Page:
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What we're going to be doing here
Science and technology policy is obsessed with the piecemeal. We have endless discussion, lobbying, and debate over the contours of the New Hot Thing: a “National AI Strategy,” a “National Biotech Strategy,” a “National Blockchain Strategy.”
Government agencies, think tanks, and commentators of every stripe invest their time, money, and efforts on influencing narrow slices of the overall technological and scientific landscape. We treat each technology as its own arena, with every technology spawning its own scene of specialists and pundits. When a more general “science policy” is articulated, it’s often just the ideas and proposals from these individual domains roughly stapled together, with very little attempt to articulate a broader whole.
This is vaguely disappointing. Science has for me always meant something more than the sum of its parts, and in a literal sense a genuine SCIENCE policy seems like it should speak to that whole.
This requires us to think how interventions impact the many tribes of science and technology as a common, interrelated, often crazily-architected ecosystem. It also requires that we challenge ourselves to think beyond the terms of existing institutions like the NSF and NIH. We need to dream bigger about how science might be influenced and shaped at the macroscale.
If you ask a room of (extremely nerdy) people about the most influential “big picture” documents thinking about scientific strategy in this more holistic vein, the immediate response is Vannevar Bush’s The Endless Frontier.
This is a good answer. The Endless Frontier is cool.
What makes Endless Frontier so cool? For one, Frontier comes at the question of science policy with the ambition of shaping science as a whole, not just improving outcomes in a specific domain of endeavor. The report identifies and then addresses macro-scientific issues that stretch across fields: what a wartime economy produces in scientific innovation, the aggregate supply of scientists, incentives that influence the balance between basic and applied research, and so on. This is cool.
Frontier is cool in how it thinks not just about these problems, but their solutions as well. The report starts with the big questions: What is the proper role of government with regards to science? What should it be trying to accomplish? How does the structure of science impose constraints on the role the government can and should play? It builds its recommendations from there. There’s an intellectual grounding here: a drive to ensure that the policy levers for shaping science are linked back to a cohesive theory of the governance of science. This is cool.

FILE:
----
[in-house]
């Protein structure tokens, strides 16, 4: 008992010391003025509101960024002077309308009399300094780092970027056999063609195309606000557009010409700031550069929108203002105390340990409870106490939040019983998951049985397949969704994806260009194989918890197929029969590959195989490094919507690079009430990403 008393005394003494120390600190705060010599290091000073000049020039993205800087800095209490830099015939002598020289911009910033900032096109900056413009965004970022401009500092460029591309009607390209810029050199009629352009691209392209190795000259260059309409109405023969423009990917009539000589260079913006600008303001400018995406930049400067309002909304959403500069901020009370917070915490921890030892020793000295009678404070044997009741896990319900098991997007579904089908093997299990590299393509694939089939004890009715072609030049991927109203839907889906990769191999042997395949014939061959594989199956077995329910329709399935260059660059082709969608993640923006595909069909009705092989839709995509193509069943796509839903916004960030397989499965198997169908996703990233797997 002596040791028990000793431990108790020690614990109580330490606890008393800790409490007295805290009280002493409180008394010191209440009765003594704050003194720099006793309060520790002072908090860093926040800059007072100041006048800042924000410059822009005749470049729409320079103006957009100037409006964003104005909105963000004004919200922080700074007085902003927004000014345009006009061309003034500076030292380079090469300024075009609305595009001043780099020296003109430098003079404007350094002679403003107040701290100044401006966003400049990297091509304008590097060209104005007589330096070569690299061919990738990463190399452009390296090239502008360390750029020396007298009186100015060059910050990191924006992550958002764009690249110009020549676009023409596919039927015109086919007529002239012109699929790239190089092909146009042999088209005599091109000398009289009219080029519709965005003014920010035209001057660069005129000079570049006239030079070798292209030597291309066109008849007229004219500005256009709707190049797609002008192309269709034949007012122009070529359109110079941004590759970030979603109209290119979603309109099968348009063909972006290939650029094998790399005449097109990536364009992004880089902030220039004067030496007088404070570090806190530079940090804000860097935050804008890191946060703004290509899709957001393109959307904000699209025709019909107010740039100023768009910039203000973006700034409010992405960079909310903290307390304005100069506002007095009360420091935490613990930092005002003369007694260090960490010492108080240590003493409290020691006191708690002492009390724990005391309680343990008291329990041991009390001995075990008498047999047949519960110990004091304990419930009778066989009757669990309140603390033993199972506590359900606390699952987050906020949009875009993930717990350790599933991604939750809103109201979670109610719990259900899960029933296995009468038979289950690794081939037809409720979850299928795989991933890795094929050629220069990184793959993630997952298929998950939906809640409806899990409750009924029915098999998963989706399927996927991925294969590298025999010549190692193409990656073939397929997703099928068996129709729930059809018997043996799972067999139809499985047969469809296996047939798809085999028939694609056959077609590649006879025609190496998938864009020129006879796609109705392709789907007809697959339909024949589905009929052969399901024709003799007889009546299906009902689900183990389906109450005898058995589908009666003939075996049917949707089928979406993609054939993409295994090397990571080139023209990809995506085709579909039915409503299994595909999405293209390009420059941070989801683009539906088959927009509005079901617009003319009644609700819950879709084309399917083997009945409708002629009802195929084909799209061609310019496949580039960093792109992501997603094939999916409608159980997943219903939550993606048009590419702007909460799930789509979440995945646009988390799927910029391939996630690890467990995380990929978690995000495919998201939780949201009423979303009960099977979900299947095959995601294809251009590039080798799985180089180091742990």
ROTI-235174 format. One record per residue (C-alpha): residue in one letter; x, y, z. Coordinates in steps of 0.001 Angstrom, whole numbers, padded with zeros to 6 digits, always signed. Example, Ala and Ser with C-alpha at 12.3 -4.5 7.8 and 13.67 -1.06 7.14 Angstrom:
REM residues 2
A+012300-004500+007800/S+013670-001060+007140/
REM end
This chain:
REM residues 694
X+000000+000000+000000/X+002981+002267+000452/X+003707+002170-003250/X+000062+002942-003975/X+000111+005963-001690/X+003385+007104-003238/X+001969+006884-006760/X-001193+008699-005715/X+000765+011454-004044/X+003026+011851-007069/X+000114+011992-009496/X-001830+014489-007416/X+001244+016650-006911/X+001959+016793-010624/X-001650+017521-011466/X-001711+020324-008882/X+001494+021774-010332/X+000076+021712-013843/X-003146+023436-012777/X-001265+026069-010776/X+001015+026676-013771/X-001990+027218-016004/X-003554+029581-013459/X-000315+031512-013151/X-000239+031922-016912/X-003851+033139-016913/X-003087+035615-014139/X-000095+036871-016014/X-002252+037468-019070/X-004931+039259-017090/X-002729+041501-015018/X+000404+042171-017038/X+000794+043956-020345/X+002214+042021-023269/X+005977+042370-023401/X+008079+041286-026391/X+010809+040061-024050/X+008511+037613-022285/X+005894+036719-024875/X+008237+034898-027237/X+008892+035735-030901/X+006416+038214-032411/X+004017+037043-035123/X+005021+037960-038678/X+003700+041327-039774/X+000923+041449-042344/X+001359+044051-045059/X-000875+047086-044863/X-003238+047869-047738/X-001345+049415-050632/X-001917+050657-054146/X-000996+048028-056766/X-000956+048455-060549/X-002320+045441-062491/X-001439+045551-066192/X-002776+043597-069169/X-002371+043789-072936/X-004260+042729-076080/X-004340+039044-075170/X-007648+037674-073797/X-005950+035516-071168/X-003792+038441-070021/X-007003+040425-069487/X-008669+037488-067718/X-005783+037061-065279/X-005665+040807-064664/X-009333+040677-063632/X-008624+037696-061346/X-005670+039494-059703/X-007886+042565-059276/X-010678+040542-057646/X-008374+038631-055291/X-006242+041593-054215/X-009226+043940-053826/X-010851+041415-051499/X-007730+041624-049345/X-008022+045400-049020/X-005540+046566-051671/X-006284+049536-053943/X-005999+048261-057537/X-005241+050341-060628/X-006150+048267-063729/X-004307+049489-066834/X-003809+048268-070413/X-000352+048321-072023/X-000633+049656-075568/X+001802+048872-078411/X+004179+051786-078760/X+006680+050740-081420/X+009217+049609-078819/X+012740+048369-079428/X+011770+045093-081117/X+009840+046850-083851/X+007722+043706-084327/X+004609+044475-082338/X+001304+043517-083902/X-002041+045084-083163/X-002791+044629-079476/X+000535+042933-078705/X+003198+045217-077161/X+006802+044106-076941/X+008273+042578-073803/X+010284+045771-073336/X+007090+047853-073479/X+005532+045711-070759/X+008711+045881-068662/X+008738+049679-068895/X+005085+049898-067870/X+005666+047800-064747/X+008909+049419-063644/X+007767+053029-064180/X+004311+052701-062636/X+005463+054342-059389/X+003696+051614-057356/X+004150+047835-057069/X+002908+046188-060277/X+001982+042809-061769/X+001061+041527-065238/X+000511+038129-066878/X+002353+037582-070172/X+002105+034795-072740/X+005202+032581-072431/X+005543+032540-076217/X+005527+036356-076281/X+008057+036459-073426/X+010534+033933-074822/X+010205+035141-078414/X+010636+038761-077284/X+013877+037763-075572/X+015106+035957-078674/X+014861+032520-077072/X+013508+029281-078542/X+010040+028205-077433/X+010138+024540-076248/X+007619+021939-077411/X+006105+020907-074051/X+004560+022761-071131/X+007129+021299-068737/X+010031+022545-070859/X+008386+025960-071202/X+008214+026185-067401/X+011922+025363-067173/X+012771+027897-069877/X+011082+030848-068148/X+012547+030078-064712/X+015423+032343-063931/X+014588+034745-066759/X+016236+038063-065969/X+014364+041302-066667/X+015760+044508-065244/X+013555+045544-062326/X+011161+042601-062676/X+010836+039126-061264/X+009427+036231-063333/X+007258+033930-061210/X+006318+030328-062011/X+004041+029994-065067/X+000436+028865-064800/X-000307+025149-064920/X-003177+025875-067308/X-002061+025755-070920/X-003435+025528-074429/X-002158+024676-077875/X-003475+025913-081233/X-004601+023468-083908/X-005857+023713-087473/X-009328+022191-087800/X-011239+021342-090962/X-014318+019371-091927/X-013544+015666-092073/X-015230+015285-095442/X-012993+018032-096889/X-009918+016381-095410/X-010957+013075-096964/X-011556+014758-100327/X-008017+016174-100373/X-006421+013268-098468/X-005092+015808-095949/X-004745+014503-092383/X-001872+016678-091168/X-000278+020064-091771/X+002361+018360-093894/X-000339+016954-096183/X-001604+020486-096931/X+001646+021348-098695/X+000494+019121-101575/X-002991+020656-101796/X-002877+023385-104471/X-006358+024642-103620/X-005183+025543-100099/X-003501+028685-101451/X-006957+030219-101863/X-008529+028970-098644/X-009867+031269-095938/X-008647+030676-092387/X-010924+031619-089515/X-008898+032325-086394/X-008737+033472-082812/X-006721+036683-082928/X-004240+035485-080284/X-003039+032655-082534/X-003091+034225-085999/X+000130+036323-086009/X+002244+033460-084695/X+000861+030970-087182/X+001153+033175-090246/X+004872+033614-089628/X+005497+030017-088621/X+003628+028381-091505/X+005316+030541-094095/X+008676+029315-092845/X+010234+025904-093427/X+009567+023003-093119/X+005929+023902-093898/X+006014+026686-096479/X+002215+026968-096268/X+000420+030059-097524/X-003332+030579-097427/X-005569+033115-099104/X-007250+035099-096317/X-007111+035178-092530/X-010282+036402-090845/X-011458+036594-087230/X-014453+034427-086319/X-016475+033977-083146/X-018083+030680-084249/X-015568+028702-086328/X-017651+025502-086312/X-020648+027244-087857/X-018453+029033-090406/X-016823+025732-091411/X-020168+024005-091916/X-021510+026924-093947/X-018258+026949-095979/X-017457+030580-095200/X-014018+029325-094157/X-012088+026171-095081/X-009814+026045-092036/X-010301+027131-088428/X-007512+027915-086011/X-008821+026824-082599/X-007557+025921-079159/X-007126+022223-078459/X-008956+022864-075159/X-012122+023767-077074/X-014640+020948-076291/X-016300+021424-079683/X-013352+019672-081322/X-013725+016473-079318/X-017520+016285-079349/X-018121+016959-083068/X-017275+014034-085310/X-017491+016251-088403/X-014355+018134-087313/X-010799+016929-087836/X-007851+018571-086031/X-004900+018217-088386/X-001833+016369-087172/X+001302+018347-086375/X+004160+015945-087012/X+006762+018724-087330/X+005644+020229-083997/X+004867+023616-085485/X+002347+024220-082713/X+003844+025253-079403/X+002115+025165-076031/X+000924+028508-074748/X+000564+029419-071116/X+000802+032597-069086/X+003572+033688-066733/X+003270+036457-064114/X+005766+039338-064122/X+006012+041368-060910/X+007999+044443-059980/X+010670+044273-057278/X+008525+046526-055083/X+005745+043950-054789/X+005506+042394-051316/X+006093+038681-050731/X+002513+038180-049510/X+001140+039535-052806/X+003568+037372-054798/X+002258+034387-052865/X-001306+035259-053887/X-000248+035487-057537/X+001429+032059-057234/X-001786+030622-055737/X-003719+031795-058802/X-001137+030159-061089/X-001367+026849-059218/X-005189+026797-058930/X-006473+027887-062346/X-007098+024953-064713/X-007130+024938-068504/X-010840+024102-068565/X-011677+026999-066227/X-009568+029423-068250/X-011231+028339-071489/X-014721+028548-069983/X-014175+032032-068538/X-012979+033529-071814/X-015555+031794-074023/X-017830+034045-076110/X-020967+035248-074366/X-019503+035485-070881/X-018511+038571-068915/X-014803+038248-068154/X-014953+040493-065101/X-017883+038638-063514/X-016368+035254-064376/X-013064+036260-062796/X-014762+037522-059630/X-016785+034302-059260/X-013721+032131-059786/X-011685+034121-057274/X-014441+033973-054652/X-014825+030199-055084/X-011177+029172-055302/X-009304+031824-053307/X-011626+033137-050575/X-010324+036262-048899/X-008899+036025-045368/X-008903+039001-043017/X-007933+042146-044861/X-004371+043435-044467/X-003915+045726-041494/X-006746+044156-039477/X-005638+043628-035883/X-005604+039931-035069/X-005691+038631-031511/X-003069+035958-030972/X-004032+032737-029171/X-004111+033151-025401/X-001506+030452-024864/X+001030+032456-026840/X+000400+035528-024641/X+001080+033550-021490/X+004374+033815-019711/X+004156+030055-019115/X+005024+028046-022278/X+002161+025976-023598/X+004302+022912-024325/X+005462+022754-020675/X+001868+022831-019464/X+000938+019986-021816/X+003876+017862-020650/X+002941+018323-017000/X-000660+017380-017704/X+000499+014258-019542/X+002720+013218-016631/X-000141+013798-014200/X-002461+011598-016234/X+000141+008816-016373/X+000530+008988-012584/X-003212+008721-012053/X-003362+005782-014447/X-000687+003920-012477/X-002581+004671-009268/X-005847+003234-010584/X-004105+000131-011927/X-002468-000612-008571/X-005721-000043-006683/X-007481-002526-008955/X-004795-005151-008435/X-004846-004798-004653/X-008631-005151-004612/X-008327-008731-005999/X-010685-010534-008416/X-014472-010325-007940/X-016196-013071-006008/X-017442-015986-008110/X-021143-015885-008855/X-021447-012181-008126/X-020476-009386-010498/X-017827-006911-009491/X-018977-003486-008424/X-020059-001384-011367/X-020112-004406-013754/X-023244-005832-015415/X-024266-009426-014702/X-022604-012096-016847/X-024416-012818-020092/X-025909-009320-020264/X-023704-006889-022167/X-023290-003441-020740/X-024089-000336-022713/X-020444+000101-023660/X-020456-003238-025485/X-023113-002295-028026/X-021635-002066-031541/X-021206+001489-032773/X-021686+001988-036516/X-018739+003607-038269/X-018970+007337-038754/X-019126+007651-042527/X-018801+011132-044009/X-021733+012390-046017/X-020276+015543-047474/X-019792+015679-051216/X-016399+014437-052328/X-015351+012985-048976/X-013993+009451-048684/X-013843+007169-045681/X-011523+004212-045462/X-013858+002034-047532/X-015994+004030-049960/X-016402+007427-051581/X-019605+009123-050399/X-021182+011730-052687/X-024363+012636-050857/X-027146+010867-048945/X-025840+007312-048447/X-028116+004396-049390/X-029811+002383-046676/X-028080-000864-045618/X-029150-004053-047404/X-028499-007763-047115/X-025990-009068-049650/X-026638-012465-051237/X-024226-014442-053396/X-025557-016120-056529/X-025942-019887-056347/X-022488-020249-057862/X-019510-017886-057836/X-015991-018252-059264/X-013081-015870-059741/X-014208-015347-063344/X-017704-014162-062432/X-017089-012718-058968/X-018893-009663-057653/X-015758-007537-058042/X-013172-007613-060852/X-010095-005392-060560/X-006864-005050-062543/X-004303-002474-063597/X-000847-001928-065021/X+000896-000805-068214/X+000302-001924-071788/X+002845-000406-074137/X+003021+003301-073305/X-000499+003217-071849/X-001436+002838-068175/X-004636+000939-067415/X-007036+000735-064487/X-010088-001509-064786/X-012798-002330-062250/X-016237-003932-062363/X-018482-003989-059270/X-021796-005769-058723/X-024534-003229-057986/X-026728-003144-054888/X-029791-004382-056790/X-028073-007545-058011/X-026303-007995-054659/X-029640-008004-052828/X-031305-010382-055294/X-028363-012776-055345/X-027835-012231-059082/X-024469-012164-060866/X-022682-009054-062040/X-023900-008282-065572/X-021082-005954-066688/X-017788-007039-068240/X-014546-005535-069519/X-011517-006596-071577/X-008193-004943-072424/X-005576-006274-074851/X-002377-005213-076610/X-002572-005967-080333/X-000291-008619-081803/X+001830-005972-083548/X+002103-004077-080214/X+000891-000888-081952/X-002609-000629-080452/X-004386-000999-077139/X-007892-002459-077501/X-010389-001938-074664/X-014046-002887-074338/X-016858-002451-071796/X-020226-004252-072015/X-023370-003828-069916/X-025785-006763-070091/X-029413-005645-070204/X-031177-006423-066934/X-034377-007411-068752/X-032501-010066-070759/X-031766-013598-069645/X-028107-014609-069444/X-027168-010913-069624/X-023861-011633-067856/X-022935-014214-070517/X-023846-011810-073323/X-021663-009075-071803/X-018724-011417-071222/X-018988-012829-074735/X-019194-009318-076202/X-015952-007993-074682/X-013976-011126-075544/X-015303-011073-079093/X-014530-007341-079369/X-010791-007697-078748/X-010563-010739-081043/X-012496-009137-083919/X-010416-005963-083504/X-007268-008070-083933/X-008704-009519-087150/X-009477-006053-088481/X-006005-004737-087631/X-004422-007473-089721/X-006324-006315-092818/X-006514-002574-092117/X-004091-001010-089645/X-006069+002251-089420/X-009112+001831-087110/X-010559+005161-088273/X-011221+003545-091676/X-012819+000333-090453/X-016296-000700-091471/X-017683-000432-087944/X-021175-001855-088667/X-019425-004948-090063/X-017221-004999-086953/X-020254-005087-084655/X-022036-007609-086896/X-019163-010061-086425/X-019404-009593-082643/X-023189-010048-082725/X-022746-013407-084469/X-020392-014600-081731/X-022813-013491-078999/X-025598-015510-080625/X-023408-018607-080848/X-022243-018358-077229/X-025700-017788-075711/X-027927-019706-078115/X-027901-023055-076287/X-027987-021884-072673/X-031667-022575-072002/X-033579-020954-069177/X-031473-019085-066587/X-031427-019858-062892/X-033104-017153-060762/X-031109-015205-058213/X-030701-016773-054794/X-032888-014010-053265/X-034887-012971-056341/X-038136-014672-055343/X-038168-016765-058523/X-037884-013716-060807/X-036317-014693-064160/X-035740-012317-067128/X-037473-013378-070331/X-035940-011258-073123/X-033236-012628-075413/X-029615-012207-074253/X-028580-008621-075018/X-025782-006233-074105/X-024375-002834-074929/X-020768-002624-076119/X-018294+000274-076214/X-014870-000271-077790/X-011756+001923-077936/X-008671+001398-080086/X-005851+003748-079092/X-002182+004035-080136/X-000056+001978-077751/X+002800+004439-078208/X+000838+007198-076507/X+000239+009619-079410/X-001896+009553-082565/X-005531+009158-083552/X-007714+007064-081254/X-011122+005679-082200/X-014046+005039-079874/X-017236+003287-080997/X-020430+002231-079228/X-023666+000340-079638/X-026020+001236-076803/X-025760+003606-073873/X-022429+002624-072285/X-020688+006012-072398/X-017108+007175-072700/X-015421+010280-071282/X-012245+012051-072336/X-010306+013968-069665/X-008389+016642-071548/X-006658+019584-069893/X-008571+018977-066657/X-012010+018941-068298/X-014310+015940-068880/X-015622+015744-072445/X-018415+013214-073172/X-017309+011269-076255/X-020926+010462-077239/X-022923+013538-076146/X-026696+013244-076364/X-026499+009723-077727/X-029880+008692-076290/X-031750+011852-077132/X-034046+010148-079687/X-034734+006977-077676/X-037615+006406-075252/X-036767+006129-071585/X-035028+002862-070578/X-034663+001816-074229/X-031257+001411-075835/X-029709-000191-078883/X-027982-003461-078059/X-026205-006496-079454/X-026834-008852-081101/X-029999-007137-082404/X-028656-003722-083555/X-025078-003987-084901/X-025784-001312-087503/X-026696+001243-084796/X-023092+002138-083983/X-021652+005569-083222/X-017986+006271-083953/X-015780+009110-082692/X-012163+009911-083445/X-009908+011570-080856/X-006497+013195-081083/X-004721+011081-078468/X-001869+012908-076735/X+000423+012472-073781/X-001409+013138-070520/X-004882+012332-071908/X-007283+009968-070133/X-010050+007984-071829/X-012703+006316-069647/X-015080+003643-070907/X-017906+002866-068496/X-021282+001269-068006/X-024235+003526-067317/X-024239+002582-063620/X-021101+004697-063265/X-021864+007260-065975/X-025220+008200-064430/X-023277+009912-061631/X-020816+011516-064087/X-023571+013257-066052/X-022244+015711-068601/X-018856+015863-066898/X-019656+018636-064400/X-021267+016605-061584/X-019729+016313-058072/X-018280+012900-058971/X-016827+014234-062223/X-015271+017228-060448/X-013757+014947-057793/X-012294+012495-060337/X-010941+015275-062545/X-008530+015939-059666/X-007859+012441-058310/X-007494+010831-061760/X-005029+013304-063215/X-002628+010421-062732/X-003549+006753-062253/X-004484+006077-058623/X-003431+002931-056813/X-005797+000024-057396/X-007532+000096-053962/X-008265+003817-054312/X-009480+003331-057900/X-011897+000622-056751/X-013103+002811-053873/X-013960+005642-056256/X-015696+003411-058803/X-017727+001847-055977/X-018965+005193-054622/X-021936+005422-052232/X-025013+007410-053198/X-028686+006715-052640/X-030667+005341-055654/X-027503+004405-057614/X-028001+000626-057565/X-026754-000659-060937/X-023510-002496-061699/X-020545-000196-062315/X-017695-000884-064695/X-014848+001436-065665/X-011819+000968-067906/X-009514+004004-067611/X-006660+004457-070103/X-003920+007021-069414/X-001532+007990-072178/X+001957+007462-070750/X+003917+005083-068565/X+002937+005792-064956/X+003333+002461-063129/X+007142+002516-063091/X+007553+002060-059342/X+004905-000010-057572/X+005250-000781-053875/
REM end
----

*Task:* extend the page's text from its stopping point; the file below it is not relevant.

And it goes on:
Macroscience aims to approach science policy in the same spirit. My ambition here is to build an intellectual foundation for the idea that the government has the responsibility to play an active, ongoing role in science, the same way that fiscal and monetary policy plays a role in the economy.
To do this, science policy will need to approach a granularity and theoretical crispness that resembles economic policy. Researchers in metascience and related fields have already started us down this path by reframing our understanding of science as a kind of market: a dynamic ecosystem of researchers, institutions, funding, and exploration that responds to incentives.
My feeling is that the next step is to expand these research insights into an applied theory of science governance. Science policy exists in an exciting pre-Keynesian, pre-Friedman state. We’re not just figuring out what the most efficient levers might be, but also working out the framework that guides when and how these levers should be deployed.
There’s a lot of work to be done here. After naming Endless Frontier, you’ll find that people run out of other recommendations in the macro-scientific genre very, very quickly. That’s wild when you consider the massive changes that have come to pass since Bush wrote the report in 1944.
This highlights the urgent, pragmatic reasons for doing all this. US scientific achievement and innovative capacity have always been a crucial cornerstone of its prosperity and global influence. But, our strategic thinking and institutional machinery for securing and growing this capacity has not always kept pace with deep changes happening in the economy of science and technology. We need more conversations thinking from first principles about what the place of government in science should be, and the tools it needs at its disposal to be effective.
Macroscience aims to be a place for that discussion.
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